As always, buy more than what you need. Odds are, you’ll need that value again one day in the future.
WHAT TO LOOK FOR WHEN BUYING RESISTORS
When looking to buy resistors online, you will most likely spot three different types of resistors:
- Carbon Film Resistors
- Metal Film Resistors
- Surface Mount (SMD) Resistors
The first two are fairly similar and will work for most of your standard DIY projects. However, Surface Mount Resistors tend to be for more advanced builders as they are much harder to work with.
As we’re dealing with such low voltages and power levels, we won’t need anything more than ¼ watt resistors. You can use resistors with higher wattage allowances, but there’s no benefit to doing this and you’ll find that the components are a bit bigger and may not fit the spaces on your PCB.
Unless you’re looking to build a vintage sounding pedal, I’d suggest that you always purchase metal film resistors. They generally have much tighter tolerances, meaning the values you’re getting are much closer to those that you’re expecting and make a little less noise.
HOW MUCH SHOULD I PAY FOR A RESISTOR?
When buying resistors, you should expect to pay 2 – 5p (3.5 – 7 cents) per resistor.
Due to resistors being so cheap, you’ll generally buy them in bulk (packs of 25, 50, 100 etc).
For a pack of 100 ¼ watt metal film resistors, you should be looking to spend around £2 ($2.50) for 100.
¼ watt carbon film resistors are much cheaper and you should be looking to spend around £1 ($1.50) for a pack of 100.
If you’re looking to buy resistors in bulk for guitar pedals, take a look at my guide here on the most common resistors that are worth stocking up on:
WHERE TO BUY CAPACITORS FOR DIY GUITAR PEDALS
If resistors are the most common component you’ll be using, capacitors are the second most common.
Like with resistors, if you’re completely new to this I’d strongly suggest buying a couple of capacitor kits. These will set you up with a few common values, thus allowing you to fill in the gaps with more specific values as and when you need them.
For the capacitor kits, you should look on eBay as you can get some great value parts here.
When it comes to topping up your existing selection of capacitors with more specific values, I’d suggest using BitsBox for those of you in the UK. However, if you’re looking to buy more than 25 of any value, ESR becomes the better option. Another fantastic option for capacitors is Tayda as they have a great rank and incredible prices.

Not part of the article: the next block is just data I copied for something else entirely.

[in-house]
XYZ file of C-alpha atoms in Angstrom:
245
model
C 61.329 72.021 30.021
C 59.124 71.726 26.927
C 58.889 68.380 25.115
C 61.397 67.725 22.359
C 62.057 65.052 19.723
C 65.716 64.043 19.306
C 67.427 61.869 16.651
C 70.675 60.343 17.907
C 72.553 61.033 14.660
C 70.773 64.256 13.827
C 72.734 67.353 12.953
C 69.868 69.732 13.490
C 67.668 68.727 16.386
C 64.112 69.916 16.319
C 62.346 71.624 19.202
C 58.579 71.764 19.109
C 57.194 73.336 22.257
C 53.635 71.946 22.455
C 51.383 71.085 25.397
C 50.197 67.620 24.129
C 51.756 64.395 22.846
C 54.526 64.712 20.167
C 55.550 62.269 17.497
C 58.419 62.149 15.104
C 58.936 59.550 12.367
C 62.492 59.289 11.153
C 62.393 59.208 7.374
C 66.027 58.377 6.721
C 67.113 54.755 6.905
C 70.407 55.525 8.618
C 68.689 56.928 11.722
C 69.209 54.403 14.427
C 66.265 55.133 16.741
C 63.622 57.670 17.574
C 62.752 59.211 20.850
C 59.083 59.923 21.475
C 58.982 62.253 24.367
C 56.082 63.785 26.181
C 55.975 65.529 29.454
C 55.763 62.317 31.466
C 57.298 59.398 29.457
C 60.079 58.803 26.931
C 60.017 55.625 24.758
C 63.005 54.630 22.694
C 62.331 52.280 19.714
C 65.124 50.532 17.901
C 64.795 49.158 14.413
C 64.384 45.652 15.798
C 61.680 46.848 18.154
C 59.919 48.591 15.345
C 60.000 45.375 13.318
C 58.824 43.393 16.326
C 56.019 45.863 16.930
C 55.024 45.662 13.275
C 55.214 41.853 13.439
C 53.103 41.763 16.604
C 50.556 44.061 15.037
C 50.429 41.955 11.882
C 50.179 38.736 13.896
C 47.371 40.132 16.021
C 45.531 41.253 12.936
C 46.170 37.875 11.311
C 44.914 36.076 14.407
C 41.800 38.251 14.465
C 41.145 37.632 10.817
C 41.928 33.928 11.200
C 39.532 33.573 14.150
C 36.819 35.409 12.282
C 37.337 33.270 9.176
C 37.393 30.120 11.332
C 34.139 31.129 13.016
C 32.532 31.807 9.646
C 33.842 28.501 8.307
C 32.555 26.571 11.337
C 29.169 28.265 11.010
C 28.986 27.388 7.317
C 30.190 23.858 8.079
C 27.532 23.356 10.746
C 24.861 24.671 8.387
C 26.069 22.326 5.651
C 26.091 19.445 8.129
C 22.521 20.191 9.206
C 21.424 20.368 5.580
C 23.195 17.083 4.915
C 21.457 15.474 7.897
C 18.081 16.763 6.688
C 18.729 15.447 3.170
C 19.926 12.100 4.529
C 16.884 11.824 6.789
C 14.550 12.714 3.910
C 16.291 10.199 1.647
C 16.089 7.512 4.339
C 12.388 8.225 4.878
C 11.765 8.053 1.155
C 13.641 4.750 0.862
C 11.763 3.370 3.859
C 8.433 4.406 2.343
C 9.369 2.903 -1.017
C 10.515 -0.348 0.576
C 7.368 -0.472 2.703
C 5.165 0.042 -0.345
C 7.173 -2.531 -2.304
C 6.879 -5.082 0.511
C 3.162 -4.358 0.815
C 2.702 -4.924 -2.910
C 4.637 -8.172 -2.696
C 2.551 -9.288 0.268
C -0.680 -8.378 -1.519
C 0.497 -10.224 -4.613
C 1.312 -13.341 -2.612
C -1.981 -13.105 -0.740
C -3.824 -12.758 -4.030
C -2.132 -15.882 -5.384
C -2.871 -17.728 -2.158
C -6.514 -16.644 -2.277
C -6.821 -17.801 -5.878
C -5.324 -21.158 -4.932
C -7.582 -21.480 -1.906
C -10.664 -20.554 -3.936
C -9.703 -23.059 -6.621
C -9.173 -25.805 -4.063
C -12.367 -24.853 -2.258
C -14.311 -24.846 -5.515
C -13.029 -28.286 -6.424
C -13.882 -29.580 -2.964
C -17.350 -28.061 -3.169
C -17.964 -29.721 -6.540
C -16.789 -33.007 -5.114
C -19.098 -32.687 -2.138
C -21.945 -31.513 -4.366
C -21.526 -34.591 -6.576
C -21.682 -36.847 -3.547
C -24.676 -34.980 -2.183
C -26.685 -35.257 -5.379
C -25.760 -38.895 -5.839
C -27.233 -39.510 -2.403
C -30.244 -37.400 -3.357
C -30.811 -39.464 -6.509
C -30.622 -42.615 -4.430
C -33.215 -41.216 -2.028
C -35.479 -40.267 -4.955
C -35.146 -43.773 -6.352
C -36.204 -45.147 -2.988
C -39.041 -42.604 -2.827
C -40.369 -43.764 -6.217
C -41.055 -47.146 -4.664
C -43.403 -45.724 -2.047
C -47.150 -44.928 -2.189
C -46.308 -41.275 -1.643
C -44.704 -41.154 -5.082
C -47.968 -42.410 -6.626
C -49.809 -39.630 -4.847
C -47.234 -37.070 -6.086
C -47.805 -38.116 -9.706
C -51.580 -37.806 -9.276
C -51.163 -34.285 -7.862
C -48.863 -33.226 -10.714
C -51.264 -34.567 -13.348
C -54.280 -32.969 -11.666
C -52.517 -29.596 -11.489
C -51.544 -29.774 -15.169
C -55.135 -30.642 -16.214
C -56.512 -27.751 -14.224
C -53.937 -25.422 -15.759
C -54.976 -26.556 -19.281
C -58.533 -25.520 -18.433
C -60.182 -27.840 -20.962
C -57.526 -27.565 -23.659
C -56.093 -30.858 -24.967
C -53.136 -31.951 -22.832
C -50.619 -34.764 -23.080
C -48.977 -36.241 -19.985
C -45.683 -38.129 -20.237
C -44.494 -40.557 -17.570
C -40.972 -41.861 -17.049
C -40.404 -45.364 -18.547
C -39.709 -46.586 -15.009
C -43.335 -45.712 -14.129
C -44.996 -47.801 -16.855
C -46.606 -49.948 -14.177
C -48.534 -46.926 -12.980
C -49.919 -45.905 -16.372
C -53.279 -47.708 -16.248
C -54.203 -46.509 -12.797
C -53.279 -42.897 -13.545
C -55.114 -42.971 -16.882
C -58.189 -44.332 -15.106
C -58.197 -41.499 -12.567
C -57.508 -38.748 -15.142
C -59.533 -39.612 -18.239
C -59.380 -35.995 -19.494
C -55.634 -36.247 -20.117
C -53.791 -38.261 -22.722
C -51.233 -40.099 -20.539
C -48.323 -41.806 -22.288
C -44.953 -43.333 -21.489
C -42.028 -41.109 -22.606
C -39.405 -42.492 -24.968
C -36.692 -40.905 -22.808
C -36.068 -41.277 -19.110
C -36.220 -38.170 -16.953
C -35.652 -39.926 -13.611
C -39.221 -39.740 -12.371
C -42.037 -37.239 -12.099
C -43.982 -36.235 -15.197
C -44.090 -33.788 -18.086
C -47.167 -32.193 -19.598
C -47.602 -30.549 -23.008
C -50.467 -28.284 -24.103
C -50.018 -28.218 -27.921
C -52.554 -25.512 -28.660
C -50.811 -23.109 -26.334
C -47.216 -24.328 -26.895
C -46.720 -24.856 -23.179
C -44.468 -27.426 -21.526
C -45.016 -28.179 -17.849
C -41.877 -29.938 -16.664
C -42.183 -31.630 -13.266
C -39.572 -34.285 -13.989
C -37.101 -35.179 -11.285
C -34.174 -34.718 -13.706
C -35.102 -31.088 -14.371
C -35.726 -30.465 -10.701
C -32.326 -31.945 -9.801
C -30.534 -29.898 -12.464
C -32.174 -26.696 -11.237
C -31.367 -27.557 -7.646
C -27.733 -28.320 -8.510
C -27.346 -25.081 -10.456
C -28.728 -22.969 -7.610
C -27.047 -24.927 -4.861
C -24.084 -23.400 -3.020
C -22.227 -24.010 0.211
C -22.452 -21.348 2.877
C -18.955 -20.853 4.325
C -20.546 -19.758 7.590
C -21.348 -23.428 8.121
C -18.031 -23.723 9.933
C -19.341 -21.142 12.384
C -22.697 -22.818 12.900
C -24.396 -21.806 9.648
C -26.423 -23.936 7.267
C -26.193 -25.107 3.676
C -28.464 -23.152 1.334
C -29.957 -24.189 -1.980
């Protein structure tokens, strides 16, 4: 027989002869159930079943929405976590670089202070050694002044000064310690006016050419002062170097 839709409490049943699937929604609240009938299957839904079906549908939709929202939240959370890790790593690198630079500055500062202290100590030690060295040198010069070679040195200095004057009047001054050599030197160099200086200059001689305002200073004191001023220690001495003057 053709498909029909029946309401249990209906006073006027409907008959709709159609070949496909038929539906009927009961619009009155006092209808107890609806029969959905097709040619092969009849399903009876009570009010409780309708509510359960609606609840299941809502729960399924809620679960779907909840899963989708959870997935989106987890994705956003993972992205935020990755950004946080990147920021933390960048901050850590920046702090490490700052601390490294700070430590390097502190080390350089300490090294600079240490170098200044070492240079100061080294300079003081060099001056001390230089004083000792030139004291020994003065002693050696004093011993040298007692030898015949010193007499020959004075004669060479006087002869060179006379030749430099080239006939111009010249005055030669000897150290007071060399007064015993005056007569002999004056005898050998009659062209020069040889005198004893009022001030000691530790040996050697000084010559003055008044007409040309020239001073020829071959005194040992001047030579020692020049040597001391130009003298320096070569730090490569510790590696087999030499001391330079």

WHAT TO LOOK FOR WHEN BUYING CAPACITORS
When looking to buy capacitors online, you first need to find out what type of capacitor the circuit calls for. The main three that you’ll come across when building pedals are:
- Electrolytic Capacitors
- Polyester Film Capacitors
- Ceramic Disc Capacitors
You can read more about the differences between these capacitors in my guide here.
As you are dealing with such low power circuits, you don’t need to worry too much about the power rating of the capacitors. The most common voltage rating of 25 volts will be perfect for what you need. However, if the schematic calls for something more than this, please follow those specific guidelines.
For the polyester film capacitors, these come in a few different form factors, but the most common when building pedals is the box type capacitors. Whilst it won’t matter too much if you use a different variation, I personally prefer the look of box type capacitors.
HOW MUCH SHOULD I PAY FOR A CAPACITOR
When buying capacitors there are varying prices for the different types of component.
For an electrolytic capacitor, you should expect to pay between 10 – 20p (14- 24 cents) per capacitor.
For a polyester film capacitor, you should expect to pay between 6 – 10p (8 – 12 cents) per capacitor.
For a ceramic disc capacitor, you should expect to pay between 5 – 10p (7 – 12 cents) per capacitor.